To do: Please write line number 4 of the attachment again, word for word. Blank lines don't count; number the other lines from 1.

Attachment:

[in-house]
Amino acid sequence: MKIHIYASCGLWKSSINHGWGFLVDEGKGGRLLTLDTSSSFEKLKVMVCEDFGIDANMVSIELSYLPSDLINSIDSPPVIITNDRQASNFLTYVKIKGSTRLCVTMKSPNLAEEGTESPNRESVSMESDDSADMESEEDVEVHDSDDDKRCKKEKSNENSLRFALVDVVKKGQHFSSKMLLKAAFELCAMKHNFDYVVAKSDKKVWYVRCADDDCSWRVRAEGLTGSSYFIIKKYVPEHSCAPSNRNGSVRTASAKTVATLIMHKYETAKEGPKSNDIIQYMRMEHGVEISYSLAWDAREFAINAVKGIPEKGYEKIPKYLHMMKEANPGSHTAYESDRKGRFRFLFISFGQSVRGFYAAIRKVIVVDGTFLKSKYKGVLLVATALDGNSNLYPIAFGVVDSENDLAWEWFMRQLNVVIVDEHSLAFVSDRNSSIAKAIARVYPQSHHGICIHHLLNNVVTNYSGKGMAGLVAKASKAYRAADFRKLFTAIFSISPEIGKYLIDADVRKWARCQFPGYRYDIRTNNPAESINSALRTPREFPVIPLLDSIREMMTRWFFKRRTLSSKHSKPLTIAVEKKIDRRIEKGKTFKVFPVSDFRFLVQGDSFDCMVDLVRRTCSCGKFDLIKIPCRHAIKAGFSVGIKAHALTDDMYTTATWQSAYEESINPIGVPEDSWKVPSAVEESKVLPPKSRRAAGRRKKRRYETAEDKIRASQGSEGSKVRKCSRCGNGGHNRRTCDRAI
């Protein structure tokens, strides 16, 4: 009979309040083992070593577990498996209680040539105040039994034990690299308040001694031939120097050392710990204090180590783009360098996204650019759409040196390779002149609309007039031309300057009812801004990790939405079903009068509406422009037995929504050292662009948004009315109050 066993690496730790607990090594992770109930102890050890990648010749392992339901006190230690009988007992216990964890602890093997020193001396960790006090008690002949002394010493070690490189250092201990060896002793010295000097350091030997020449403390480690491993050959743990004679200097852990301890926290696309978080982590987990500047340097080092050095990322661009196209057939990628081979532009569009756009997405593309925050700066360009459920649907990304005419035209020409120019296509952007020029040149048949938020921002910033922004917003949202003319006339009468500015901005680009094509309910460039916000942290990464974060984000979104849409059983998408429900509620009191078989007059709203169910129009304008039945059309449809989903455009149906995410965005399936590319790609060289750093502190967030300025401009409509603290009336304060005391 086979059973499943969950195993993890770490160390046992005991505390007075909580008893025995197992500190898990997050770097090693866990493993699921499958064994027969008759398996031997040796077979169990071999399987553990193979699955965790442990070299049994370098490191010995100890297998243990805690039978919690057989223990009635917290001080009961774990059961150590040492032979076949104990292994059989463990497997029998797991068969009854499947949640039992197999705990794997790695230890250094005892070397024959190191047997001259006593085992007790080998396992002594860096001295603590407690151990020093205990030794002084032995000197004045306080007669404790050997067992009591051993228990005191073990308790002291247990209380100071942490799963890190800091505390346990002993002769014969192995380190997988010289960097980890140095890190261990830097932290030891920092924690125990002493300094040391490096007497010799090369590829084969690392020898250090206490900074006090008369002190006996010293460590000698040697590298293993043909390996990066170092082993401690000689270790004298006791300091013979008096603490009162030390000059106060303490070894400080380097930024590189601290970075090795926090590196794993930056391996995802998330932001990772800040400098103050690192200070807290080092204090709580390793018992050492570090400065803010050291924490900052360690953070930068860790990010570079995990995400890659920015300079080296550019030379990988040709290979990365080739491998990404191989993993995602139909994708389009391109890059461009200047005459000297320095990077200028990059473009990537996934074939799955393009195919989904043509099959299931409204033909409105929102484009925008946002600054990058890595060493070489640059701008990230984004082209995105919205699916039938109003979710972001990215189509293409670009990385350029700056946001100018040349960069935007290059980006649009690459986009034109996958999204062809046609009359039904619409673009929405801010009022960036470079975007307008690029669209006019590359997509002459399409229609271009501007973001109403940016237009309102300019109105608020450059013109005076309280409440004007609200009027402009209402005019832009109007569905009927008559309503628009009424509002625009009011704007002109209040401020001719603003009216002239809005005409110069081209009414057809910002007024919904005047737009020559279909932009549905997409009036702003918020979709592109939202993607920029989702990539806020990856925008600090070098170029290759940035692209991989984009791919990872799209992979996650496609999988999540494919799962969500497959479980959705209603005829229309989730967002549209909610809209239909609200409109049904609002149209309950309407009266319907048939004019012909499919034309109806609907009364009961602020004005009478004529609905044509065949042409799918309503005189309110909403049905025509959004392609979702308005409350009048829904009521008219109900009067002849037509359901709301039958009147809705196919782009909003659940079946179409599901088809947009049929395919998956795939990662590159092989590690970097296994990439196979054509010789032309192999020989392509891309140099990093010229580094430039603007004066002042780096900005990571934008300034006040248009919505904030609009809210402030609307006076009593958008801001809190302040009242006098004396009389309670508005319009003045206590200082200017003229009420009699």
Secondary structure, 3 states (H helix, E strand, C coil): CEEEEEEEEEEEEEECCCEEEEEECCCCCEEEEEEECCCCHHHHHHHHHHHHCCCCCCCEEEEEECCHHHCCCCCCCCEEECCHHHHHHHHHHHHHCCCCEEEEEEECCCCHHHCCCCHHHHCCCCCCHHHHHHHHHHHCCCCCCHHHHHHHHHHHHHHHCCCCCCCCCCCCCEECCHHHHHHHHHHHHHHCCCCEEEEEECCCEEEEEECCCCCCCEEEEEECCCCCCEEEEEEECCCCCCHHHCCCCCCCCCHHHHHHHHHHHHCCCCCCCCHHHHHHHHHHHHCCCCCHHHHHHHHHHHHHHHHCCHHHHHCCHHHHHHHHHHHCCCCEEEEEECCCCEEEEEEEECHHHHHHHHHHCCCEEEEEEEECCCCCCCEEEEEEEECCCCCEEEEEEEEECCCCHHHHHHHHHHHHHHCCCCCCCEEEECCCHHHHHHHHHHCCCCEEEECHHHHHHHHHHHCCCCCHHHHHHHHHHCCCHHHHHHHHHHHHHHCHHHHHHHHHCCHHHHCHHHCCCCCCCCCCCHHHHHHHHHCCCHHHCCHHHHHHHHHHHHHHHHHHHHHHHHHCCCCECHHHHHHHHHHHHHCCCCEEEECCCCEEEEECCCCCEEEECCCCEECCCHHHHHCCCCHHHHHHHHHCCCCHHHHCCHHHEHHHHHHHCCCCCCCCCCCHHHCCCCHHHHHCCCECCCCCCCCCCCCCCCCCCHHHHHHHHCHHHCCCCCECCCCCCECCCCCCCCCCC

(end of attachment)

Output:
Secondary structure, 3 states (H helix, E strand, C coil): CEEEEEEEEEEEEEECCCEEEEEECCCCCEEEEEEECCCCHHHHHHHHHHHHCCCCCCCEEEEEECCHHHCCCCCCCCEEECCHHHHHHHHHHHHHCCCCEEEEEEECCCCHHHCCCCHHHHCCCCCCHHHHHHHHHHHCCCCCCHHHHHHHHHHHHHHHCCCCCCCCCCCCCEECCHHHHHHHHHHHHHHCCCCEEEEEECCCEEEEEECCCCCCCEEEEEECCCCCCEEEEEEECCCCCCHHHCCCCCCCCCHHHHHHHHHHHHCCCCCCCCHHHHHHHHHHHHCCCCCHHHHHHHHHHHHHHHHCCHHHHHCCHHHHHHHHHHHCCCCEEEEEECCCCEEEEEEEECHHHHHHHHHHCCCEEEEEEEECCCCCCCEEEEEEEECCCCCEEEEEEEEECCCCHHHHHHHHHHHHHHCCCCCCCEEEECCCHHHHHHHHHHCCCCEEEECHHHHHHHHHHHCCCCCHHHHHHHHHHCCCHHHHHHHHHHHHHHCHHHHHHHHHCCHHHHCHHHCCCCCCCCCCCHHHHHHHHHCCCHHHCCHHHHHHHHHHHHHHHHHHHHHHHHHCCCCECHHHHHHHHHHHHHCCCCEEEECCCCEEEEECCCCCEEEECCCCEECCCHHHHHCCCCHHHHHHHHHCCCCHHHHCCHHHEHHHHHHHCCCCCCCCCCCHHHCCCCHHHHHCCCECCCCCCCCCCCCCCCCCCHHHHHHHHCHHHCCCCCECCCCCCECCCCCCCCCCC